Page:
US 4660152 A
A system is disclosed that monitors the concentration of material in a fluid carrier which includes means for circulating the fluid carrier within a substantially closed loop system and means for measuring the concentration of material carried in the fluid. The measuring means includes means to detect rapid changes in transmissivity of the fluid carrier, which are indicative of the presence of entrained air bubbles in the fluid carrier, so that measurements of material concentrate under such conditions may be ignored or rejected. Further, to ensure that an accurate measurement of concentrated material depletion is being observed, more than one consecutive measurement is made and validated before concentrate is finally added to the fluid carrier in the system. In the preferred embodiment, the determination of whether air bubbles may be entrained in the fluid carrier is accomplished by determining a disparity between two consecutively measured samples to have been greater than a predetermined value. If such a disparity exists, the measurement sampling rate is increased until the disparity between consecutively measured samples is again less than the predetermined value, at which time sampling is again performed at slower sampling rate. If a disparity exists between several consecutive samples and the disparity in each case remains below the predetermined value, the samples so observed are determined as valid and representative of continuous depletion of the concentrate material in the fluid carrier. When several of these consecutive and validated sample values exceeds a predetermined threshold and there has been no interruption in such sampling due to a disparity between samples greater than the predetermined value, an enablement will be provided to permit concentrate material to be added to the fluid carrier. The system of this invention has particular application to the monitoring the level of toner concentrate in a fluid carrier of fluid toner development system in an electrographic printer/plotter system or machine.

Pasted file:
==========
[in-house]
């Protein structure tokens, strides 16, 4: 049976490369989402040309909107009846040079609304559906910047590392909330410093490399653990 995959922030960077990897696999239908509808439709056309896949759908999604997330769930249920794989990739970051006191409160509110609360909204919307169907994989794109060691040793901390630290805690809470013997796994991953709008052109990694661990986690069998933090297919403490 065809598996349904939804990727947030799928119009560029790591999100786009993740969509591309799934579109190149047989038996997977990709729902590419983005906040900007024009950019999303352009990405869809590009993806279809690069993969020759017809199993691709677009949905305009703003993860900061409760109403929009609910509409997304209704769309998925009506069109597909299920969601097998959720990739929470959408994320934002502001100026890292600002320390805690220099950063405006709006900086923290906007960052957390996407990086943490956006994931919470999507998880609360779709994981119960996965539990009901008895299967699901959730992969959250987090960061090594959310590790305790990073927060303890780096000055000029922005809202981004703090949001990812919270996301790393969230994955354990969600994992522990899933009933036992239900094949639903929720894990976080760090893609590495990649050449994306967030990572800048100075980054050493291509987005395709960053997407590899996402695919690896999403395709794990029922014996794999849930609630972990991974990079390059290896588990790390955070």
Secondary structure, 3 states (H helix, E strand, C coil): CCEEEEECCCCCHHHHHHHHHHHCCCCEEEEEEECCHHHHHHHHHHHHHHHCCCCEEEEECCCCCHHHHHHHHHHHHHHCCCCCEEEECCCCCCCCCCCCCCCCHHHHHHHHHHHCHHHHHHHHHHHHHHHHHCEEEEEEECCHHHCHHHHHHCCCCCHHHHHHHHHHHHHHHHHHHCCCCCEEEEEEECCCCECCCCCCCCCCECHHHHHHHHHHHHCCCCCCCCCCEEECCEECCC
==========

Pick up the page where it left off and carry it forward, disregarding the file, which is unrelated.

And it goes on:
1. A method for monitoring and maintaining a predetermined concentration of material carried in a fluid medium wherein a portion of the fluid medium is passed through flow cell means for the purpose of examining its transmissivity and comprising the steps of
establishing a predetermined concentration threshold desired for the concentration of material in the fluid medium,
measuring the transmissivity of the fluid medium passing through the flow cell means creating a transmissivity sample,
determining any disparity between the measured transmissivity sample with a previously measured transmissivity sample,
continuing the steps of measuring and disparity determining at a given sampling rate if the determined disparity is less than a predetermined value, said disparity being below said predetermined value being indicative of a valid sample,
counting the number of consecutive valid samples so measured and disparity determined if each such sample is above said concentration threshold, and